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Festive free-for-all will spark new year coronavirus crisis: Robin Swann

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Warning: Health Minister Robin Swann during a Press conference in Parliament Buildings, Stormont, yesterday

Warning: Health Minister Robin Swann during a Press conference in Parliament Buildings, Stormont, yesterday

Kelvin Boyes / Press Eye

Warning: Health Minister Robin Swann during a Press conference in Parliament Buildings, Stormont, yesterday

The Health Minister has warned against "a festive free-for-all" as Northern Ireland prepares to enter a further period of lockdown.

Robin Swann made the comments as a further seven deaths from coronavirus were announced by the Department of Health, bringing the total to 954.

A further 533 new positive cases of the virus have also been confirmed by Wednesday morning.

Hospitals in Northern Ireland are operating at 98% capacity, with a total of 443 confirmed inpatients with Covid-19, which includes 36 in intensive care units and 30 on a ventilator.

Speaking at a Stormont health briefing, Mr Swann said it was crucial to get the "maximum benefit" from a new two-week spell of lockdown restrictions.

"We have an opportunity to turn things around, this has been a year of great loss and great sacrifice," he said.

"Our actions now will have a huge bearing on the kind of Christmas that we all can have, so please play your part."

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Looking forward to better times next year, he said progress on the vaccine was promising but regulatory approval was yet to be granted.

Mr Swann said rolling out the vaccine in Northern Ireland will be "a massive logistical operation which will span several months".

Around 600 volunteers, including retired health professionals, have already volunteered to work as vaccinators in Northern Ireland to support the 880 working in health trusts.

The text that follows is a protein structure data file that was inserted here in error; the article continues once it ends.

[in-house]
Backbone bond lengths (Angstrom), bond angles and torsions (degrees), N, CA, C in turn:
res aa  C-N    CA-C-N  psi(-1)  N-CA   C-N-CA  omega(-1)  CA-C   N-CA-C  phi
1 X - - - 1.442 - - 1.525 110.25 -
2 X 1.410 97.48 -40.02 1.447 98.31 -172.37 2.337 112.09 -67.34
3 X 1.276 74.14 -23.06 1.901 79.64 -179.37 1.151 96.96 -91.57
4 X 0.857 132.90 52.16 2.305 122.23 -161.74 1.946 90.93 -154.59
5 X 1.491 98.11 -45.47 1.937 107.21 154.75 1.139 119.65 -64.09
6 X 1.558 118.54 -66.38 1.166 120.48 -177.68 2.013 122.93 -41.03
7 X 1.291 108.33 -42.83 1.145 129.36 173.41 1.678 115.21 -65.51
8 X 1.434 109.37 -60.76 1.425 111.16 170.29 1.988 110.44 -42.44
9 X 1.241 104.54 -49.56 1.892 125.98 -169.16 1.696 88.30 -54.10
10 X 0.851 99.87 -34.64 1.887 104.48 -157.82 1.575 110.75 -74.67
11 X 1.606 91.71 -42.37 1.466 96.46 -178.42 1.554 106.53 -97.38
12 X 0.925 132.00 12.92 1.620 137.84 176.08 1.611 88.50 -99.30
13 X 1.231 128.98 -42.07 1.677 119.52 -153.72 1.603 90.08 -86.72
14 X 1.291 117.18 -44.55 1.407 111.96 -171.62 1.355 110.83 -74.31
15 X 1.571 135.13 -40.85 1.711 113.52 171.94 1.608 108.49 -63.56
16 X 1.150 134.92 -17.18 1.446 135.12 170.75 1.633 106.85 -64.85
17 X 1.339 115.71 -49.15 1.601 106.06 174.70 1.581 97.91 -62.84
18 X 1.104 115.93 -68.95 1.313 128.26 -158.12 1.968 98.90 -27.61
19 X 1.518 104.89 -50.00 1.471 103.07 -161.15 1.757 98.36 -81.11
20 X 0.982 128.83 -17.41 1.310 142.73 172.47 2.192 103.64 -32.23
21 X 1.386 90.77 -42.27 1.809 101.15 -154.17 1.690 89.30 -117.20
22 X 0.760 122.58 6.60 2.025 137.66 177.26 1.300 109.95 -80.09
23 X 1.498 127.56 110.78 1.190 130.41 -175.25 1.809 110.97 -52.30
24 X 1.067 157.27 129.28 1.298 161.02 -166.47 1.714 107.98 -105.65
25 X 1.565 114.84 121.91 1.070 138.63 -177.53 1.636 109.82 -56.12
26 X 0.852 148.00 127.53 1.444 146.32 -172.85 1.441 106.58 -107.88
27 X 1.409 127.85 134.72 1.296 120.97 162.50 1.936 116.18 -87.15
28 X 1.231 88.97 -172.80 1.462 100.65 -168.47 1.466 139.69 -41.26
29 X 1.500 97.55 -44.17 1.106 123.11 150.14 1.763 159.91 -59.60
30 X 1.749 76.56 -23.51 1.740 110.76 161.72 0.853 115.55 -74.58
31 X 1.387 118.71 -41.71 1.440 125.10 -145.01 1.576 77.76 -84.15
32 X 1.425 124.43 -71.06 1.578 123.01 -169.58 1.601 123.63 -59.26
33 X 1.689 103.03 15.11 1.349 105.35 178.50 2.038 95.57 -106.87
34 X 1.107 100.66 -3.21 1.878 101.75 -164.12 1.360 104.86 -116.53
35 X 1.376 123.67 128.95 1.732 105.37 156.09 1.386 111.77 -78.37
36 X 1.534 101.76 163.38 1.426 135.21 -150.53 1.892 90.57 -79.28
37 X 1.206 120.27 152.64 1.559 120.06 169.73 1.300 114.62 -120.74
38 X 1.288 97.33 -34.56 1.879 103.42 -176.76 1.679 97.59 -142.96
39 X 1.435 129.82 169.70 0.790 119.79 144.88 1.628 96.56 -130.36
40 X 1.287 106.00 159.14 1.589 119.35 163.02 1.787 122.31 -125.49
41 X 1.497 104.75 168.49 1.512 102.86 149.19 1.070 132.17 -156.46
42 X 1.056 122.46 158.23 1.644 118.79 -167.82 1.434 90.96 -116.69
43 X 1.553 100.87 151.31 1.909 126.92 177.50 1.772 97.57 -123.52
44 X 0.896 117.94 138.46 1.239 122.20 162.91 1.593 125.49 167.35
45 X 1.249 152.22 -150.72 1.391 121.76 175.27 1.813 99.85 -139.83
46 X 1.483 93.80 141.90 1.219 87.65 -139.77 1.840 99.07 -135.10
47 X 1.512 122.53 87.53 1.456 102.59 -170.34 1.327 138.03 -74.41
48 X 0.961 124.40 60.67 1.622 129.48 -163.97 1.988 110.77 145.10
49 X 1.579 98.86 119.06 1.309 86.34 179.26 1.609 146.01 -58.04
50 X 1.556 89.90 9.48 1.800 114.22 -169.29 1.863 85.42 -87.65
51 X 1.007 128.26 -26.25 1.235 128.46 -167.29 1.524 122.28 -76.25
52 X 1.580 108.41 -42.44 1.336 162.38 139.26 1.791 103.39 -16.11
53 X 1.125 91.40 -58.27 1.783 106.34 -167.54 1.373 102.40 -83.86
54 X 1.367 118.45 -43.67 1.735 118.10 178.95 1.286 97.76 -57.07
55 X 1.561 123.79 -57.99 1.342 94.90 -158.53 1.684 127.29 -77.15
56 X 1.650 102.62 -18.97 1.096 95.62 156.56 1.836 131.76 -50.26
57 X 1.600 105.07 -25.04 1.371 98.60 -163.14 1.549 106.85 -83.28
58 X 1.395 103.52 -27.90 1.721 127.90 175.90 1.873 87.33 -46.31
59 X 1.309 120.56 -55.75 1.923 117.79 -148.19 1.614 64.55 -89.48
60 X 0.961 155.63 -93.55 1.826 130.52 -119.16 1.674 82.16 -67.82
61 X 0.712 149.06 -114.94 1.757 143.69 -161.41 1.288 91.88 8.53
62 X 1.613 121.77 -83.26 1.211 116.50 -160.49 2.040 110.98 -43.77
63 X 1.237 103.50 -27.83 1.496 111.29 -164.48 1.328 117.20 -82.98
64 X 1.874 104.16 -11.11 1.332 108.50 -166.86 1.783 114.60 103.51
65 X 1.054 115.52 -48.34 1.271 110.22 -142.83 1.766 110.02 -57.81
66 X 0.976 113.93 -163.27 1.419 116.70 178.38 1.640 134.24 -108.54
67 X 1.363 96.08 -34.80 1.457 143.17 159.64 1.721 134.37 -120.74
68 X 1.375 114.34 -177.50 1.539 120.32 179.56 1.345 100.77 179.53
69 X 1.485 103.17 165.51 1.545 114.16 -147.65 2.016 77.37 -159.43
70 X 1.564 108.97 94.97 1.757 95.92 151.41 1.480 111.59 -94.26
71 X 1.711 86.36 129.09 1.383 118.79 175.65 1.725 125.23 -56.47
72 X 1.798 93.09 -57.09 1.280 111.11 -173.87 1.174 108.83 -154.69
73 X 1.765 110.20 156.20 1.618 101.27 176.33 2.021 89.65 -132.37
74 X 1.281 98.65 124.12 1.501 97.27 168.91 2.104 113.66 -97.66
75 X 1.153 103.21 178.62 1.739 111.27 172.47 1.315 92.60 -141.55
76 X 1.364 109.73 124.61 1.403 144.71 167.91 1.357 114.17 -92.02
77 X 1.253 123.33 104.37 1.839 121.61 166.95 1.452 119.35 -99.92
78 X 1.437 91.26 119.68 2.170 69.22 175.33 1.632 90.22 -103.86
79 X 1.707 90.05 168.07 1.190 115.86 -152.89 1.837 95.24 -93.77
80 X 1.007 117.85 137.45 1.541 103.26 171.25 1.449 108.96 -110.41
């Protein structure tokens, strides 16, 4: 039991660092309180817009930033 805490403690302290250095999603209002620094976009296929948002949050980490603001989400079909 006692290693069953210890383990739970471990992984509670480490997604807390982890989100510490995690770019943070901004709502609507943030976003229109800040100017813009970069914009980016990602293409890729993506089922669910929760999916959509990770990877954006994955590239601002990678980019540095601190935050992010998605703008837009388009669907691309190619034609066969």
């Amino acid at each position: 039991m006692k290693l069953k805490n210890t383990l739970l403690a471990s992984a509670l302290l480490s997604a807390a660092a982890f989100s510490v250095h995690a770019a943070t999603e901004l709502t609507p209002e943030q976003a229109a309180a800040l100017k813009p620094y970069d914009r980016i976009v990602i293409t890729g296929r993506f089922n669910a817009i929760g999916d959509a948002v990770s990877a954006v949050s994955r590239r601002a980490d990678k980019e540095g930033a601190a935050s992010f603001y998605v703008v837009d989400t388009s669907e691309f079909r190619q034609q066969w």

On Christmas, Mr Swann said the greatest gift for loved ones would be obeying the rules to protect against a further spike in the virus.

"Social distancing will still be vital. A festive free-for-all would mean a new year crisis. While we can and should look forward to Christmas, it's not here yet. There's still work to do and that includes making the two-week lockdown as effective as possible.

"If we all do the right thing, more of us will get to enjoy this Christmas. It's that serious, but it's that simple.

"If we stick to the rules, there can be and will be fewer empty chairs around family tables on Christmas day."

Chief Medical Officer Dr Michael McBride said there had been a gradual decline in positive cases over the last week but said hospitals still remained under huge pressure.

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Decline: Dr Michael McBride said there had been a decrease in positive cases

Decline: Dr Michael McBride said there had been a decrease in positive cases

Kelvin Boyes / Press Eye

Decline: Dr Michael McBride said there had been a decrease in positive cases

Asked if a new lockdown after Christmas was inevitable, Mr Swann said: "Your actions today will depend where we are in a fortnight's time never mind where we are in January."

Dr McBride emphasised the importance of personal responsibility and said risk could not be completely eliminated as more households come together over Christmas.

Asked about an additional £900m in funding for Northern Ireland announced by Chancellor Rishi Sunak, Mr Swann said the delivery of a vaccination programme would be an immediate priority.

Dr McBride said the cost of the programme would likely cost "many tens of millions" but that it would help to reopen parts of the economy that had been hit the hardest.

"It's the return on that investment that we should focus on," he said.


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